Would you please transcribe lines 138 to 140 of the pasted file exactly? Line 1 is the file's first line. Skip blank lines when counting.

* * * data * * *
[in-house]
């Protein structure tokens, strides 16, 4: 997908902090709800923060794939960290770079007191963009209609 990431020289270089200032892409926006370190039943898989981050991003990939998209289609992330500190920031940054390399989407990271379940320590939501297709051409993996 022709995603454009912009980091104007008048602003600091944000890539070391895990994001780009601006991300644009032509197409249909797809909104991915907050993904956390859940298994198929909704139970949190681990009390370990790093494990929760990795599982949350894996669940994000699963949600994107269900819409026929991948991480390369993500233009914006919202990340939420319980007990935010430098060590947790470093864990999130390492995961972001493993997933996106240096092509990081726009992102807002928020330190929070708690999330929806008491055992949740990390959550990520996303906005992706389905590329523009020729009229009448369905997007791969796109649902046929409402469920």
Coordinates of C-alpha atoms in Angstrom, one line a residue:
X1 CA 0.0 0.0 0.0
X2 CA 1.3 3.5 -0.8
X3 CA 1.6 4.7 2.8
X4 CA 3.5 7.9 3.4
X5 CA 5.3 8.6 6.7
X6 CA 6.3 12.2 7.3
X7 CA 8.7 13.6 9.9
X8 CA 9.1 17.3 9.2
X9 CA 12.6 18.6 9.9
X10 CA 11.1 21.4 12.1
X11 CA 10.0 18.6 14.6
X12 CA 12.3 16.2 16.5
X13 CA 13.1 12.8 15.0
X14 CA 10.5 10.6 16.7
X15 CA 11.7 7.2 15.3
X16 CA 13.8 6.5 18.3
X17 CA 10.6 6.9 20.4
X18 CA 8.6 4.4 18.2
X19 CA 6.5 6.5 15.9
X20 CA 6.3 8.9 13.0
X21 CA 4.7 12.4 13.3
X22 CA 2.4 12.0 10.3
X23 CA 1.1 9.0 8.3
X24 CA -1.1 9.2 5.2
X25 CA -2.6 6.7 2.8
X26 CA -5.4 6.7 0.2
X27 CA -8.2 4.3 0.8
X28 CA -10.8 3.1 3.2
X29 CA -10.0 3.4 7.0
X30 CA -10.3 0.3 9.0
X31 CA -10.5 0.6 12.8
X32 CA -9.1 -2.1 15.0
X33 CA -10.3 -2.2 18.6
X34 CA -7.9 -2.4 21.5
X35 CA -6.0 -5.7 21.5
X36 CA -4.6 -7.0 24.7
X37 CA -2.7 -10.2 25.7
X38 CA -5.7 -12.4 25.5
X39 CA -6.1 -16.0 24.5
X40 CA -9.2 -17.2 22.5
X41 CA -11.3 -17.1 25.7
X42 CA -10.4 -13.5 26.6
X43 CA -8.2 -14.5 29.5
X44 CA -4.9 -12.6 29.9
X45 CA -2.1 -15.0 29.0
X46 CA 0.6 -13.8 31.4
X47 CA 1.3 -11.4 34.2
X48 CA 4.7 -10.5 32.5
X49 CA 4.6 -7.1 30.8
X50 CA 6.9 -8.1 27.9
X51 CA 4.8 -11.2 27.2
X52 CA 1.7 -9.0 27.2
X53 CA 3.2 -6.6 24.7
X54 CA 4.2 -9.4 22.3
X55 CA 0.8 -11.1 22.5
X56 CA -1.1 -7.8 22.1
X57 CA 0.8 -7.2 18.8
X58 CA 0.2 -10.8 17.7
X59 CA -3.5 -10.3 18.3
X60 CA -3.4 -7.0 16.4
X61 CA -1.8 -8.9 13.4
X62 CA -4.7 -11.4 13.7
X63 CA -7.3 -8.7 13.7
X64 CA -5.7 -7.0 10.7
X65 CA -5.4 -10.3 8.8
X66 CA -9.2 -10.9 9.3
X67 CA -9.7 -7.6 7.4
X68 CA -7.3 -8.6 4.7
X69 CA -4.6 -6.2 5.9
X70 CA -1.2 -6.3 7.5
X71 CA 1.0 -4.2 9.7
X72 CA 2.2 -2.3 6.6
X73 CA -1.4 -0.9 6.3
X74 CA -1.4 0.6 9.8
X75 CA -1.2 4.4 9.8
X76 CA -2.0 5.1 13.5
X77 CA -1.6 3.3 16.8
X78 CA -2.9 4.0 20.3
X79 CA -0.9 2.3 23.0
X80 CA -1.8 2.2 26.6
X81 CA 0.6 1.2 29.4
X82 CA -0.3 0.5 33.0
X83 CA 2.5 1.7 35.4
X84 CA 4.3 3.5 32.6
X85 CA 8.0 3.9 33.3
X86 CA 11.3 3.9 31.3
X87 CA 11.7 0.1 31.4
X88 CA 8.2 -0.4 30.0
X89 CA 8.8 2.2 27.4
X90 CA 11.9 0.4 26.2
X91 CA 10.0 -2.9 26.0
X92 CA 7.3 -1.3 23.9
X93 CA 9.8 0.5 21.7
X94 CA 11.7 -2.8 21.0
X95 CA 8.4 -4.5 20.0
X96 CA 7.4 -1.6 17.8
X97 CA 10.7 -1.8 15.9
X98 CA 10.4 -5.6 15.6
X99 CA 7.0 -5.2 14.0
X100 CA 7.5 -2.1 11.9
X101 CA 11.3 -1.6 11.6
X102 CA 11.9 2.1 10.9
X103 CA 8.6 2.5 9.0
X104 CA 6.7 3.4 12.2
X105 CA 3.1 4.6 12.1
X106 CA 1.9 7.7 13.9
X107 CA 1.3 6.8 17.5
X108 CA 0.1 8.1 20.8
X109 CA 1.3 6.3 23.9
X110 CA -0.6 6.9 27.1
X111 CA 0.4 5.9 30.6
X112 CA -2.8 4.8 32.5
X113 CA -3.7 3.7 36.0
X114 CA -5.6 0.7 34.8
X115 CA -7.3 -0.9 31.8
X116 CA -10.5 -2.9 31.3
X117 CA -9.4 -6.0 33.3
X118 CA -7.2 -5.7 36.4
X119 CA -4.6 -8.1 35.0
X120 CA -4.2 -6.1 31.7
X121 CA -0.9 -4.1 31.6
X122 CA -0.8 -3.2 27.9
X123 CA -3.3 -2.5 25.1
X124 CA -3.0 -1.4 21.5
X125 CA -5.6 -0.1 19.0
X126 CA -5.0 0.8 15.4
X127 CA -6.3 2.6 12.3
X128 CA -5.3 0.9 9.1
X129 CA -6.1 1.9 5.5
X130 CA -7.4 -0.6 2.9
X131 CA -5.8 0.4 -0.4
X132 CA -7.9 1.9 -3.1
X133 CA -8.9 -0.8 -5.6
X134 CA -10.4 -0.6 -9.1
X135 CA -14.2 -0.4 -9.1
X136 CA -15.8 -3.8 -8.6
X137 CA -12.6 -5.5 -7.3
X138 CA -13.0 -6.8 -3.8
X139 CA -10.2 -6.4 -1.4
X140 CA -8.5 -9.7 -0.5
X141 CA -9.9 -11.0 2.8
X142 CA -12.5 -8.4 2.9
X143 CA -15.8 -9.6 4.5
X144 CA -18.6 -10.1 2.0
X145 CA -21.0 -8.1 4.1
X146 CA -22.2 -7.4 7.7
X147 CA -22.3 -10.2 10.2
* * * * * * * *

X135 CA -14.2 -0.4 -9.1
X136 CA -15.8 -3.8 -8.6
X137 CA -12.6 -5.5 -7.3